Friday, September 30, 2011

Wednesday part two: on a double bill with Troy Perry

These are all hard things. especially as Jean just now reminds me so strongly of her daughter, my wonderful partner Susie, in her last days.

What makes it worse is that because her main difficulty is her failing heart so much of what she is going through reminds me so strongly of what was happening to me when I had heart disease, and all the suffering involved during that terrifying time.

After I finally got home on Wednesday after four hours in the hospital I had very little time.

I spent some of it putting polish on my nails to try to recover myself. Because, in spite of everything else, her total inability to accept me fully for who I am is a kind of constant attack on my deep self,existing side by side with genuine affection and love. Something I somehow I have to continually defend myself against.

I put on a favourite dress, did my make-up and hair, and left the house a little later than I'd meant to.

It was on the road to the station that I got attacked by fear. Sweating, heat hammering, massive butterflies, weakness in my legs... fear on a scale I have not experienced since 2006. When my heart really was failing. Timor mortis they call it: terror of death approaching as the heart fails to function properly.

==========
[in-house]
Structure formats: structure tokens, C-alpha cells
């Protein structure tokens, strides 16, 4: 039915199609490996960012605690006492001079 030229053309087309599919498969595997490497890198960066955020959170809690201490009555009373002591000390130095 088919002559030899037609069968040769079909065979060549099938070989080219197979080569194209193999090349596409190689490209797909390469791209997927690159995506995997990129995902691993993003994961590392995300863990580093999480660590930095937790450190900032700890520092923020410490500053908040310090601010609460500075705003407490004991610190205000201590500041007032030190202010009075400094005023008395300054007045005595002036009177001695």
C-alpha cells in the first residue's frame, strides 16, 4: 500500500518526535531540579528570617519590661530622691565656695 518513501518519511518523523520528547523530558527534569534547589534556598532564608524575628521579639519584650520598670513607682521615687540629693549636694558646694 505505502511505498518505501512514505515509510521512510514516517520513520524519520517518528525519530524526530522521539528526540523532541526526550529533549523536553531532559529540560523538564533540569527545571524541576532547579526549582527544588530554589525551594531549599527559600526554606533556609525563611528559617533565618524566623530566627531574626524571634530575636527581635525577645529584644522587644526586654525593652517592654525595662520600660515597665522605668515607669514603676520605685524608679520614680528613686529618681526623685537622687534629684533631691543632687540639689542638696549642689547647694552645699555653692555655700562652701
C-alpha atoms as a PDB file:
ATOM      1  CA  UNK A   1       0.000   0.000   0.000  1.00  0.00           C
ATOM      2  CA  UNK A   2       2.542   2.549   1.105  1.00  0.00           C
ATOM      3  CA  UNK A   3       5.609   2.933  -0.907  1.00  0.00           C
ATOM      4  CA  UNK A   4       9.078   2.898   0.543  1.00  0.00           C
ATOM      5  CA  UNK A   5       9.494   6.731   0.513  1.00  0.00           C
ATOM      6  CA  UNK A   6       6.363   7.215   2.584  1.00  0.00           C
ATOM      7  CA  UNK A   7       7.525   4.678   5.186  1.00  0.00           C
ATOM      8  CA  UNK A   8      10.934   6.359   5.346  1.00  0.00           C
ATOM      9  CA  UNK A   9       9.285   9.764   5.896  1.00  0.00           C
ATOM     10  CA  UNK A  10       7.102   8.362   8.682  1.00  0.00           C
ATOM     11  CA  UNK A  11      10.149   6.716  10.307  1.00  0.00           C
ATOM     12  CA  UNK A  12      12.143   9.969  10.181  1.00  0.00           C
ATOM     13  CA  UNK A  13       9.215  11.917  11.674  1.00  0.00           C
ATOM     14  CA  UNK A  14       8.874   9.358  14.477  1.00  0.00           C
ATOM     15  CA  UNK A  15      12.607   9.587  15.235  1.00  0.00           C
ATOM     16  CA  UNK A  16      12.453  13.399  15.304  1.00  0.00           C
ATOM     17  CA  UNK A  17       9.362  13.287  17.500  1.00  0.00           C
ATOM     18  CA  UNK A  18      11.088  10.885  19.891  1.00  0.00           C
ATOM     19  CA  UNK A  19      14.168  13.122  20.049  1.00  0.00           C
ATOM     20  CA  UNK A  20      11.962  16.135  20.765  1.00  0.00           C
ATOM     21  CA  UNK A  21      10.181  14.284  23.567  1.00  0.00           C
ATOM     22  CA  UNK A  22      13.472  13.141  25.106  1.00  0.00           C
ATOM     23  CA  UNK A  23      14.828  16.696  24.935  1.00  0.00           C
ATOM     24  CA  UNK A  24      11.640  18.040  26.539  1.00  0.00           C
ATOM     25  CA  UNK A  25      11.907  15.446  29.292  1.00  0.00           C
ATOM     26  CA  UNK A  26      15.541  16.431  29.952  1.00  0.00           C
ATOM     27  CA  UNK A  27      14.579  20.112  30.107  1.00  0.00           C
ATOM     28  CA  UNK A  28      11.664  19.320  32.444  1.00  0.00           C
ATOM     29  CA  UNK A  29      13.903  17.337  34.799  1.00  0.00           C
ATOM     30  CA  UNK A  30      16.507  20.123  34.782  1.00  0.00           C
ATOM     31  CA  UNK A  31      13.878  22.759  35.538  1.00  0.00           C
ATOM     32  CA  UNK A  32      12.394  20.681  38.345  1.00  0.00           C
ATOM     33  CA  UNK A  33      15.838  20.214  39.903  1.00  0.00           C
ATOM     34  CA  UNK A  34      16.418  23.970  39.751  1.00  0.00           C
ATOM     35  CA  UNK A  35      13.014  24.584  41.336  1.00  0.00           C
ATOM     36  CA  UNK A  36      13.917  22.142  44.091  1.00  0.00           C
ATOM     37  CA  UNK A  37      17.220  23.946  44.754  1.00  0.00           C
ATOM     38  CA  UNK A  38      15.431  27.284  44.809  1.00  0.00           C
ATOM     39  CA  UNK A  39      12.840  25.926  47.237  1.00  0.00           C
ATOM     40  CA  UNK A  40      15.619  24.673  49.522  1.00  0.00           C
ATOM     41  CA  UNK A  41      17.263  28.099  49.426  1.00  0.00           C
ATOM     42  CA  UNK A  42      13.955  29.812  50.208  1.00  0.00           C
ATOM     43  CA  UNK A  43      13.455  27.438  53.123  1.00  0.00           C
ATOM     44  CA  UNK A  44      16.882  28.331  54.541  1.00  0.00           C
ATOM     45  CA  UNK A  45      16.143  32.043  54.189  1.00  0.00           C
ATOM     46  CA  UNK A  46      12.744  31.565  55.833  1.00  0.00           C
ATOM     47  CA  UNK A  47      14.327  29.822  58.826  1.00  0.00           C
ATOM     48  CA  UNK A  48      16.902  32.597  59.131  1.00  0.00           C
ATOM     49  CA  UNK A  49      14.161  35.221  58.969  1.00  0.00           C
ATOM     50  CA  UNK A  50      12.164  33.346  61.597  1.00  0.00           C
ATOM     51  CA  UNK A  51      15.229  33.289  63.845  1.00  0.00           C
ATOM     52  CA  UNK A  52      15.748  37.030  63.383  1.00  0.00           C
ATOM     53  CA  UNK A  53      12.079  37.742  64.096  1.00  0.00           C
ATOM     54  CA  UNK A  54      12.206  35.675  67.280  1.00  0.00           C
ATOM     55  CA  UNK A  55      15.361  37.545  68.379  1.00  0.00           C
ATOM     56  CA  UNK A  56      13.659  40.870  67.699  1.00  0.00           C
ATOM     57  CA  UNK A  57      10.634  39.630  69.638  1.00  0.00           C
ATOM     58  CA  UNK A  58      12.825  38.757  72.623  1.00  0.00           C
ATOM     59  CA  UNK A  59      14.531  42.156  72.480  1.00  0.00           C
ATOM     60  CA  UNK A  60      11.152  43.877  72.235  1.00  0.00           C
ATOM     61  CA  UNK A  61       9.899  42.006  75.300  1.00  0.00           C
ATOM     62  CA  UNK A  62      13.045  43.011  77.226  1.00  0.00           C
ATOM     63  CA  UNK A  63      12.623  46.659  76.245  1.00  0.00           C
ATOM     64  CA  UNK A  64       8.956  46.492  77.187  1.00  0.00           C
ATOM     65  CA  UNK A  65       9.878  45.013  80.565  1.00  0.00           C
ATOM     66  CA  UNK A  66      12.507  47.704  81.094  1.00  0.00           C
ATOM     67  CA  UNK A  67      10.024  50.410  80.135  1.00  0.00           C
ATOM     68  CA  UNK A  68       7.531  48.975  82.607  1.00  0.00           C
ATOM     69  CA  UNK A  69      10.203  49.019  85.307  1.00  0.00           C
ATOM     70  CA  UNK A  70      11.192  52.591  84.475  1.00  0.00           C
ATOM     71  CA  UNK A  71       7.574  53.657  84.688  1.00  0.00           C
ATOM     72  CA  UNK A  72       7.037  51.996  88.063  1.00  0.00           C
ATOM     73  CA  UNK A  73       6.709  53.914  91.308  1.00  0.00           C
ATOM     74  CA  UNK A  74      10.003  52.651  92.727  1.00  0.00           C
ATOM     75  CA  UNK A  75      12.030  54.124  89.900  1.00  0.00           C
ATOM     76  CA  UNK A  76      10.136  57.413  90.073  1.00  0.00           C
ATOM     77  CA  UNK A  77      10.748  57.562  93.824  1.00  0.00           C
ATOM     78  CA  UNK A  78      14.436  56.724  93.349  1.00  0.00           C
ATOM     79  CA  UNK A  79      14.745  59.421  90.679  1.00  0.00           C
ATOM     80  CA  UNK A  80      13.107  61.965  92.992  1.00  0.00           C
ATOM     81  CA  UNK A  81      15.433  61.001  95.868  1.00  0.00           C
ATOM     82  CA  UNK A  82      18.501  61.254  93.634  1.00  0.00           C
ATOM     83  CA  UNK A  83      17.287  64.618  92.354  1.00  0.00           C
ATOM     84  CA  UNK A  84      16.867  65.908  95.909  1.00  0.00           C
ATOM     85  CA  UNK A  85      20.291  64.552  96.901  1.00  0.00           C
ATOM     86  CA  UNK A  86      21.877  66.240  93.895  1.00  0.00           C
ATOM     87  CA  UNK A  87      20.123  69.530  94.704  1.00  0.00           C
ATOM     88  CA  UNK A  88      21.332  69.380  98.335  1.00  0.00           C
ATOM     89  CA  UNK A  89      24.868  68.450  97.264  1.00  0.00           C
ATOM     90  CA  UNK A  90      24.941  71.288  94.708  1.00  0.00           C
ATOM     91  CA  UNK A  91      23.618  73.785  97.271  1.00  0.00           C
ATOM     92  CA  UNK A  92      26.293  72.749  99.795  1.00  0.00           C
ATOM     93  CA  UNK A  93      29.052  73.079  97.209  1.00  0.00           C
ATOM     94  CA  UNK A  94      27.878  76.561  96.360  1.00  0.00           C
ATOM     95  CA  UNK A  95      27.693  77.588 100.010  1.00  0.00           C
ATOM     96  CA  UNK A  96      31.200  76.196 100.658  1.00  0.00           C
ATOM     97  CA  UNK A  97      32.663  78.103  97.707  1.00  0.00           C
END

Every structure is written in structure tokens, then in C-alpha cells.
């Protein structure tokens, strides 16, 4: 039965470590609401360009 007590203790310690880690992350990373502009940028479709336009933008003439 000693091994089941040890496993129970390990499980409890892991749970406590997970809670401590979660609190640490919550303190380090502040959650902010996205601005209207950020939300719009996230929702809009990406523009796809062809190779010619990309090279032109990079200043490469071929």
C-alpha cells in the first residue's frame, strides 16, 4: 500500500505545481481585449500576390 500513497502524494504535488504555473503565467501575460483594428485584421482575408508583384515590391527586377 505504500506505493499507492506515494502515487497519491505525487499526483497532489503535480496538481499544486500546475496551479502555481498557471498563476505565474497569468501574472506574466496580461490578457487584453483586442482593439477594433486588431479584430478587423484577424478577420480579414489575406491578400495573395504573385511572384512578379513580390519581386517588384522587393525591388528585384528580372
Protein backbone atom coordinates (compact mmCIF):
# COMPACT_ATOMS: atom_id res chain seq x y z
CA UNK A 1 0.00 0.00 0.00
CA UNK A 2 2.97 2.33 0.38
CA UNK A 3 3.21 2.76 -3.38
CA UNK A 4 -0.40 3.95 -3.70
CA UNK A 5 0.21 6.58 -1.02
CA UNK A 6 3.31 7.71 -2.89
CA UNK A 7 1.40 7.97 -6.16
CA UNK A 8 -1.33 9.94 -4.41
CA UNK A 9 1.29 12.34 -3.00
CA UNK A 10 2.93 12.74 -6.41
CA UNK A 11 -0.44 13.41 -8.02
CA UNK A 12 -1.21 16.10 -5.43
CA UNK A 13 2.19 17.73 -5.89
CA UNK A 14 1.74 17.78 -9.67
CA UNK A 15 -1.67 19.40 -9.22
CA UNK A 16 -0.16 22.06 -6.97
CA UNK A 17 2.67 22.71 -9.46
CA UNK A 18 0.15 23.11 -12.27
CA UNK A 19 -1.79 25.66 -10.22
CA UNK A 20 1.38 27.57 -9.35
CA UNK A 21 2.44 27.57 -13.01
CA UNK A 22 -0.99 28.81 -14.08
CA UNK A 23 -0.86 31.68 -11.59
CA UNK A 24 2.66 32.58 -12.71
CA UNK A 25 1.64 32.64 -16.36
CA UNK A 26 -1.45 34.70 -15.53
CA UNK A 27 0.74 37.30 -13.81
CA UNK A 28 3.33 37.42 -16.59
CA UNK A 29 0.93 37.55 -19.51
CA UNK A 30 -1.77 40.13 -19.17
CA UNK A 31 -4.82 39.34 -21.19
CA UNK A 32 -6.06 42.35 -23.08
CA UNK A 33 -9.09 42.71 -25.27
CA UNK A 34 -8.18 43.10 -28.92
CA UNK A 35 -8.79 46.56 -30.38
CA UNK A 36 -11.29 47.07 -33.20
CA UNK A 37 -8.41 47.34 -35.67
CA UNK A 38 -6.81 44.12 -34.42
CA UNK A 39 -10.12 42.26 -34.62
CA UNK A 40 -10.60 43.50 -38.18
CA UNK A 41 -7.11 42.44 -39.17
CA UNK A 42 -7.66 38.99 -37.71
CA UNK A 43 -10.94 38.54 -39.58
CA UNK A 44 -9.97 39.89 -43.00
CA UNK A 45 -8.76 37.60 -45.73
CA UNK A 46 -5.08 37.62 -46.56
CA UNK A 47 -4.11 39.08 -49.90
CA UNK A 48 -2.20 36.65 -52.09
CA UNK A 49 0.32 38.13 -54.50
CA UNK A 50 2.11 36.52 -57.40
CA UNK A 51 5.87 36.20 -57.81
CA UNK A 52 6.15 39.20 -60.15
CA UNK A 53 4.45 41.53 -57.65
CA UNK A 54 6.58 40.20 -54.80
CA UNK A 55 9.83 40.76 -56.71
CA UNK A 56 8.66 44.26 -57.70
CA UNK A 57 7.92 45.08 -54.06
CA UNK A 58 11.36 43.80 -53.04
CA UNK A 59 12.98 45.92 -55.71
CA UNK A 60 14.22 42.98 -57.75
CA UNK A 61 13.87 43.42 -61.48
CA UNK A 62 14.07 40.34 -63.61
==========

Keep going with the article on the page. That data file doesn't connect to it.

But then I remember I was in a state of terror without being aware of the cause. This time I knew what I had just been through had weakened me.

It was through performing, way back when I was fifteen, that I first discovered I would have been happier as a girl. That it was a girl I really felt myself to be. Way back then, in 1965, there was no help available of any kind, and I had had to resign myself to a life of utter solitude. Of hiding from the world who I really was; because otherwise, I felt absolutely certain, everyone would hate and despise me. And I would die of shame.

Performing I felt would give me away: which was why I stopped it. And why for so many years the theatre was a place of terror.

The strange thing about those first performances of "The Gospel According To Jesus Queen Of Heaven", in November 2009, was that they brought those ancient terrors back into my life.

All those demonstrators, outside the theatre in their hundreds, did know I was transsexual, and did hate me.

Which was one reason why it was all so very traumatic.

But on the other hand I did not die. There I was, walking down the road to catch the Glasgow train. Still terrified, but not dying. Not even ill.

I was a little early getting to Glasgow, as I meant to be, and could sit out in George square in the extraordinary sunshine.